The NRLA argues that Sunak has turned his back on the support the sector needs, after a new report published by the organisation outlines the toll that Covid-19 has taken on the private rented sector.
It warns that without financial support to tackle covid-related rent arrears, the chancellor is forcing landlords into a corner. They either have to accept continuing to receive no income or resort to repossessing their property with all the consequences this course of action entails for tenants.
Moreover, the majority of landlords – 60% – feel their lettings business will be negatively affected as a result of the pandemic, with 34 per cent saying their rental income has been impacted by the events of the past year.
Despite more than 90% of landlords surveyed being individuals, and almost half renting out just one or two properties, among those who had offered at least one tenant a rent-free period or allowed rent to be deferred, 58% had absorbed the losses from their savings.
To help address the crisis, the NRLA argues that the government should introduce new measures to bring housing benefit support back into line with market rents.
Government data reveals that across the UK, in February, 55 of private rented households in receipt of Universal Credit which included housing cost support had a gap between that and the rents they paid.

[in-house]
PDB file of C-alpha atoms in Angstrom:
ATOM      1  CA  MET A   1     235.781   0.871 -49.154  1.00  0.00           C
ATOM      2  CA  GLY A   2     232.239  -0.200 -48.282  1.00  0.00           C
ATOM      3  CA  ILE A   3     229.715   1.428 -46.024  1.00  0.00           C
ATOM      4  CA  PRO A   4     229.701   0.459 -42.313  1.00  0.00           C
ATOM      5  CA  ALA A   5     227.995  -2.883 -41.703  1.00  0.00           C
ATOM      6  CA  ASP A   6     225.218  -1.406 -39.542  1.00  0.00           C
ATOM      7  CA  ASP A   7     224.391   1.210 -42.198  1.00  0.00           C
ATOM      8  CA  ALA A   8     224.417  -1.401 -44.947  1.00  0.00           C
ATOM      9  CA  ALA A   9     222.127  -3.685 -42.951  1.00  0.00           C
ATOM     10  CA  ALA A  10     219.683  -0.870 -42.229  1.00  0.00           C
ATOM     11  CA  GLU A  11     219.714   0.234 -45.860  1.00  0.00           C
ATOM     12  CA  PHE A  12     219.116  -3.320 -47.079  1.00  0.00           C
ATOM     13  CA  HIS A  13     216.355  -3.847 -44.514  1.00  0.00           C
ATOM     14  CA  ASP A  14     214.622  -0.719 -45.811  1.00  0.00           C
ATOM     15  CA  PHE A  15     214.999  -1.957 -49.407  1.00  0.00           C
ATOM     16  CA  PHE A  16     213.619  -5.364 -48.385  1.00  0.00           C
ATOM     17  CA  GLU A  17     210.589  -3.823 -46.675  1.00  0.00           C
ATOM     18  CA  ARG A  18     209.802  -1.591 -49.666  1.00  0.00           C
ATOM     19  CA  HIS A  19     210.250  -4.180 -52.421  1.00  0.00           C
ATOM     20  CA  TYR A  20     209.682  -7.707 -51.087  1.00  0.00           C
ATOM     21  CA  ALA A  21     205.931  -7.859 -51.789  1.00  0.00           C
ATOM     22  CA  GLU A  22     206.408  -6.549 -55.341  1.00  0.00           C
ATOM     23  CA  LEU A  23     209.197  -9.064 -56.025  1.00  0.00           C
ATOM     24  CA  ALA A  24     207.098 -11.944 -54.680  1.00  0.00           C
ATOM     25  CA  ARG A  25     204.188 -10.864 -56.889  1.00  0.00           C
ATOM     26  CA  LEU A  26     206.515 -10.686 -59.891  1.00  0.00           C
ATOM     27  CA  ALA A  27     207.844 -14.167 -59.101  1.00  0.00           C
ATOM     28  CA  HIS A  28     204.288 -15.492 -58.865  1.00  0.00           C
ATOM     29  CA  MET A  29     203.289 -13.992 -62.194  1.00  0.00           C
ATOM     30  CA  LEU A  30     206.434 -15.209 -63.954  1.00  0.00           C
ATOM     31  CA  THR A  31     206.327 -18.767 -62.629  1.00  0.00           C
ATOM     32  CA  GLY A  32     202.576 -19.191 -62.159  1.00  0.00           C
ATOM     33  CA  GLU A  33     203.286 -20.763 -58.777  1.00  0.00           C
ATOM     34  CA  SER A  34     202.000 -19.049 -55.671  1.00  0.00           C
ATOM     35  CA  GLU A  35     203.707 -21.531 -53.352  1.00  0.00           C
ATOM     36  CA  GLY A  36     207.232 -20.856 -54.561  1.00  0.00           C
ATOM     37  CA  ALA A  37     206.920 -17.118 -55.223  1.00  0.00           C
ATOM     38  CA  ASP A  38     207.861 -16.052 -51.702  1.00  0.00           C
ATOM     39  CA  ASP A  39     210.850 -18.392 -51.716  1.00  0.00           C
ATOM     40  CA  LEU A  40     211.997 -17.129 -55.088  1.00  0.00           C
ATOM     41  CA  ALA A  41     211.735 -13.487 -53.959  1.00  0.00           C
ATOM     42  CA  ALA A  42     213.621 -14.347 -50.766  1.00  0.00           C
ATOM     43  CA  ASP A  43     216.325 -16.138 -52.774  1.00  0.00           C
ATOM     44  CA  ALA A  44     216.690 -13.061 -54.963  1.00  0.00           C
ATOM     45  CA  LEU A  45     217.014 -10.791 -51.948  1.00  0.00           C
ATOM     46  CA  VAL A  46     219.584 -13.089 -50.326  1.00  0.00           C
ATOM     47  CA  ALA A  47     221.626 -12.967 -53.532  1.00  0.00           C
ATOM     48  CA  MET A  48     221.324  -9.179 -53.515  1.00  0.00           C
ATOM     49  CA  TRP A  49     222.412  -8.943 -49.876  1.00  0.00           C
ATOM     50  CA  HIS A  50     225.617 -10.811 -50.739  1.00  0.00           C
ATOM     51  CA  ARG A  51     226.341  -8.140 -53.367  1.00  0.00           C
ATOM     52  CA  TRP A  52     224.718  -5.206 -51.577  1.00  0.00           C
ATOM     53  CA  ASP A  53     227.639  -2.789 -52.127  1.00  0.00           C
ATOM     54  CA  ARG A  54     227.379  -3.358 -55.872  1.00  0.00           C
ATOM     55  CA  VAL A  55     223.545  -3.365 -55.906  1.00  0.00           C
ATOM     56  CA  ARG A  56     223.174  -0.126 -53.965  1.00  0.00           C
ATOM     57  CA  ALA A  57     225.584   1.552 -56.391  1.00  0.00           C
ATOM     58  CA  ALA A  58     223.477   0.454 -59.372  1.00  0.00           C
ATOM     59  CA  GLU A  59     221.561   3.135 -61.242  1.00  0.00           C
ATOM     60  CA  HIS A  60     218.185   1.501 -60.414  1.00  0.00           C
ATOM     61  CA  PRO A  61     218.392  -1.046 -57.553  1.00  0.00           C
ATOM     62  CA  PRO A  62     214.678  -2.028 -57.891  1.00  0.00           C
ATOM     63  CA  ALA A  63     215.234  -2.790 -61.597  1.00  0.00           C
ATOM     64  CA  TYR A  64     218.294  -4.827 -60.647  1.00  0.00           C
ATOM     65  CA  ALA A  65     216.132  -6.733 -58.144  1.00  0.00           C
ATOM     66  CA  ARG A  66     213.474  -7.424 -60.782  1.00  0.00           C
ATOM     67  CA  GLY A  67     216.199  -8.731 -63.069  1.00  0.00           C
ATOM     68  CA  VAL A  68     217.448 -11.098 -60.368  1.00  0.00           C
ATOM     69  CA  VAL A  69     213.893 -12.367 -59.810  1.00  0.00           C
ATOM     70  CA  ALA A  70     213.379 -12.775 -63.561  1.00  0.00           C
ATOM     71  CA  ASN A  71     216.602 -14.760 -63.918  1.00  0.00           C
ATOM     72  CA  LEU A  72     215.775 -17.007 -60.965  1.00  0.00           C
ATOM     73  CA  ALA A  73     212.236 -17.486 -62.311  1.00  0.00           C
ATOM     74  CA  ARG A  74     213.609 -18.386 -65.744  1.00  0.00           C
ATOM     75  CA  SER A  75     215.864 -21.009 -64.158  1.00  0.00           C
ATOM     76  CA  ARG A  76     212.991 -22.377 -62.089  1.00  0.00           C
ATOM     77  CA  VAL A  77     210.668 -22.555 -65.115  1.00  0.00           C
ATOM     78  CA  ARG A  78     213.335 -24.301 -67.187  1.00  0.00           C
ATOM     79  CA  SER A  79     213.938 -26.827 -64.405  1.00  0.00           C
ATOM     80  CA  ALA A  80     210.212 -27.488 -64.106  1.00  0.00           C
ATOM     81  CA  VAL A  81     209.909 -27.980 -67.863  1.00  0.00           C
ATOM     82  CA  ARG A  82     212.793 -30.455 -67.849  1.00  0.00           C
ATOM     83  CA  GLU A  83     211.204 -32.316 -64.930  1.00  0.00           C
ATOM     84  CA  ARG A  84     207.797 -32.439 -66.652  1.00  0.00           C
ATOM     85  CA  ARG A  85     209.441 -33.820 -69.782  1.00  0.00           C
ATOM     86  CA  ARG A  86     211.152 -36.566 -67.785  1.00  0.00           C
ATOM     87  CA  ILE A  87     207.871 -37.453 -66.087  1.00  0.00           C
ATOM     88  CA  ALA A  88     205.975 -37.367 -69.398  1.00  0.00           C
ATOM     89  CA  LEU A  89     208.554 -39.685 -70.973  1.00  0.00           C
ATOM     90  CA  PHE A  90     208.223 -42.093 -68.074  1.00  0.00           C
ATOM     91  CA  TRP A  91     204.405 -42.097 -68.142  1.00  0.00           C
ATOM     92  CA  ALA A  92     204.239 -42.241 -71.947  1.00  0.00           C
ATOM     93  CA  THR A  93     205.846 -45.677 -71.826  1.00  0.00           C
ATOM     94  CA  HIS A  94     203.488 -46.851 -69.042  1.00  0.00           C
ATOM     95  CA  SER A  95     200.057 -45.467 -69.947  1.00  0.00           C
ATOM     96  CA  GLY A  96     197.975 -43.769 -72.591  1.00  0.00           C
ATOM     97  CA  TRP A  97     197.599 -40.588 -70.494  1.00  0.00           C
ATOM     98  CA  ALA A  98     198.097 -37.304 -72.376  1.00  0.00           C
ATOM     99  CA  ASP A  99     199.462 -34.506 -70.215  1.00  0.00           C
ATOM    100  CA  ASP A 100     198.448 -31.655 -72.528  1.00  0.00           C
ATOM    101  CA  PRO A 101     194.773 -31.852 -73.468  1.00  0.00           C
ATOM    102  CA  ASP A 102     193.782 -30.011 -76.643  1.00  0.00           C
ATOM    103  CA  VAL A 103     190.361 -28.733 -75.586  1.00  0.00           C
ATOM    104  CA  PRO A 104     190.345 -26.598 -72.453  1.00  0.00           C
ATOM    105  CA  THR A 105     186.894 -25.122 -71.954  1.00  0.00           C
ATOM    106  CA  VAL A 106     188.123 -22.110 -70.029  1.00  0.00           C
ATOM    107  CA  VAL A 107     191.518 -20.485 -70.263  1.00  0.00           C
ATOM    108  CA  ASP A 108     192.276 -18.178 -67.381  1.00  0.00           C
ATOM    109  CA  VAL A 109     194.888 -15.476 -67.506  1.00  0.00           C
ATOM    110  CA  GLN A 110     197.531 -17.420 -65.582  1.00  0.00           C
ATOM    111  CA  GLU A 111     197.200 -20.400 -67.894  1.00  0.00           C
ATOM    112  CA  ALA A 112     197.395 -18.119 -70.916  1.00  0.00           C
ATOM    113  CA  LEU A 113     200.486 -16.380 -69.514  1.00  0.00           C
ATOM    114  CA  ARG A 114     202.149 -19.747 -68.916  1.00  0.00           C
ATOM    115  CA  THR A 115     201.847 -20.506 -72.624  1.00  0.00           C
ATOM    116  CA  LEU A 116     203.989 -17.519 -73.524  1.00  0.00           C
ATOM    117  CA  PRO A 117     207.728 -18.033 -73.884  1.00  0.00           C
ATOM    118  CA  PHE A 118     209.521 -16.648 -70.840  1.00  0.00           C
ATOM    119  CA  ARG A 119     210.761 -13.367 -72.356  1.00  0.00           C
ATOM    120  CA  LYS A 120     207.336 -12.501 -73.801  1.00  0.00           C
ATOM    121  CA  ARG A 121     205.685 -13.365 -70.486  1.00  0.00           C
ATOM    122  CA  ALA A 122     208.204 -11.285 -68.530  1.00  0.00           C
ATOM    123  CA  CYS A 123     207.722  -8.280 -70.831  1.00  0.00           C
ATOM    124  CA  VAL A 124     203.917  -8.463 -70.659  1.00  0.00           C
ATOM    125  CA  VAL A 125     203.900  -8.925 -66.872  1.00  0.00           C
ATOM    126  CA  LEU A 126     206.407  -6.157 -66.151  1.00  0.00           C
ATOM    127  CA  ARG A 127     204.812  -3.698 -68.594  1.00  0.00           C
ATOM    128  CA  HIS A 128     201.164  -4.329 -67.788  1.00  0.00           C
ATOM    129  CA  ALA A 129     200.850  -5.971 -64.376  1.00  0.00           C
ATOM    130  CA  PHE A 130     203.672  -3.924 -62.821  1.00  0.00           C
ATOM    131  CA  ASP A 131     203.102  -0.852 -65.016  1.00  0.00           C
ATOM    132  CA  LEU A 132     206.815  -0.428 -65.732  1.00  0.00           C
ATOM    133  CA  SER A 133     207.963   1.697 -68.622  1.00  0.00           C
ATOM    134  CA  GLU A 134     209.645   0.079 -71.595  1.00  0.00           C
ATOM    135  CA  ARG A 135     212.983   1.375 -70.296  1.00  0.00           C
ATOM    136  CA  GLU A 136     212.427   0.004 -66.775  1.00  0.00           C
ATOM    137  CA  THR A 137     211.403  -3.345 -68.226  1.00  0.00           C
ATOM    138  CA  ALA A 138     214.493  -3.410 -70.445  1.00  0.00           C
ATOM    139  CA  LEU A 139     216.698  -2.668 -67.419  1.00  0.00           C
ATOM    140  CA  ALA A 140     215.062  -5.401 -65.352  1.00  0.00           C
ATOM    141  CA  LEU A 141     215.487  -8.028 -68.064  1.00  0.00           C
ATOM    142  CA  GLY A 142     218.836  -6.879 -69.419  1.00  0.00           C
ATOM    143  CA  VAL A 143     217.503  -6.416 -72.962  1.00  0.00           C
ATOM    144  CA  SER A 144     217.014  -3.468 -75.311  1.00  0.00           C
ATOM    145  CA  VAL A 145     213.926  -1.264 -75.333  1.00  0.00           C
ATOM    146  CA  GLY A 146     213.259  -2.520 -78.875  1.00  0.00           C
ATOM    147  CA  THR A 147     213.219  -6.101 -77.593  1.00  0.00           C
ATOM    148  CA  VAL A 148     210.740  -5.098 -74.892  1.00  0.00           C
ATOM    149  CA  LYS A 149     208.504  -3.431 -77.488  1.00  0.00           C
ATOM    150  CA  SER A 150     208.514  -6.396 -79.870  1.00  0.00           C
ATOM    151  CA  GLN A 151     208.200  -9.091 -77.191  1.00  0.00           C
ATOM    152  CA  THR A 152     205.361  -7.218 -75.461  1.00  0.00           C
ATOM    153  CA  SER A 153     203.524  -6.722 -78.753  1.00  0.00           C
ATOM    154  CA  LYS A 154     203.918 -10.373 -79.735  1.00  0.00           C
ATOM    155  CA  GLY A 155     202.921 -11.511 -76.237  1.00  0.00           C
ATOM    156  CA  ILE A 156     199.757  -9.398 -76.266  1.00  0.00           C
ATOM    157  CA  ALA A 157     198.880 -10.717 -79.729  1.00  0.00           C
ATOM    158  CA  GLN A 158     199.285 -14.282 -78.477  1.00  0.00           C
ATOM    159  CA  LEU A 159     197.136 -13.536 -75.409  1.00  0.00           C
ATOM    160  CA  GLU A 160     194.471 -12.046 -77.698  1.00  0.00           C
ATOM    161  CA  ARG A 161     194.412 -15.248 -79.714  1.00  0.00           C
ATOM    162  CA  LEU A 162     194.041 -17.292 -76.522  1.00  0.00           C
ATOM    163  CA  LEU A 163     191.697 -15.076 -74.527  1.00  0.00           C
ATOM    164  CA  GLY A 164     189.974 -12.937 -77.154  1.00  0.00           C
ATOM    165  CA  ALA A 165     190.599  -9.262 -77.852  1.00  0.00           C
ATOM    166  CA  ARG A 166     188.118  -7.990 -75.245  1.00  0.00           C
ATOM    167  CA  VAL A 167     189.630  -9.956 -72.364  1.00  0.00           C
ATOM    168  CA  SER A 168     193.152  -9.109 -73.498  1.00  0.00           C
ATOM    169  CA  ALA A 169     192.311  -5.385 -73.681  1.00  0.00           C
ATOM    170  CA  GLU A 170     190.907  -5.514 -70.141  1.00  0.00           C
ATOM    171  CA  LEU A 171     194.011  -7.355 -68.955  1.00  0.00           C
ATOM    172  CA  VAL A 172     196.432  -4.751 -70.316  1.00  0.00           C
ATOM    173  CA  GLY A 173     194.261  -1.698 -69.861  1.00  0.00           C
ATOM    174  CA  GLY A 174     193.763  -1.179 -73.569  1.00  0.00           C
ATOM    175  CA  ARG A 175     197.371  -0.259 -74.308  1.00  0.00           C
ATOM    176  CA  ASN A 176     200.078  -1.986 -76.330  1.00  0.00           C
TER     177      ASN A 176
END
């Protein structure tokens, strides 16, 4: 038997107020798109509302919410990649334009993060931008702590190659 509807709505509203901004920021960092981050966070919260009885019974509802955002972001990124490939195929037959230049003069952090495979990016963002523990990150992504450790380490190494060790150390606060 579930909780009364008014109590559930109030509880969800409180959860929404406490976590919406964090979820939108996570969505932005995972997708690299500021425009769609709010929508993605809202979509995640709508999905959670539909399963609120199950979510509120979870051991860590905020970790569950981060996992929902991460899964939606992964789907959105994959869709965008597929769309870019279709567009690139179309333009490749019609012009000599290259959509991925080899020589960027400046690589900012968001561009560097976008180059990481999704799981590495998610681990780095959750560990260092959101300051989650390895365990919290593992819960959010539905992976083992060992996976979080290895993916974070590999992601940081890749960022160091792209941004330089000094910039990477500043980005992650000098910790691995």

The average shortfall was £100 a month. Despite this, the chancellor froze local housing allowance rates in cash terms from April this year, a decision the Institute for Fiscal Studies branded “arbitrary and unfair”.
The NRLA is now calling for the local housing allowance to return, at the very least, to covering the bottom 30% of market rents in any given area, and preferably increased so that it covers average rents.
For the majority of tenants now in arrears but ineligible for benefit support, the NRLA is calling for a hardship loan scheme to help tenants pay off rent arrears built since lockdown measures started last March.
These, the NRLA argues, should be government guaranteed, interest-free and repayable as the tenants’ incomes recover following the pandemic. The measure has the support of organisations such as the debt charities, StepChange and the Money Advice Trust, and Shelter.
Ben Beadle, chief executive of the National Residential Landlords Association, said: “The chancellor has clearly decided on a strategy of making landlords the scapegoats for a crisis of his own making.
“For less than the cost of the ‘Eat Out to Help Out Scheme’ he could provide landlords and tenants with the financial support they need to keep tenants in their homes and prevent damage to credit scores.
“Landlords want to sustain tenancies wherever possible, but without the support so many desperately need, the Chancellor will need to accept the tragic costs of his failure to act.”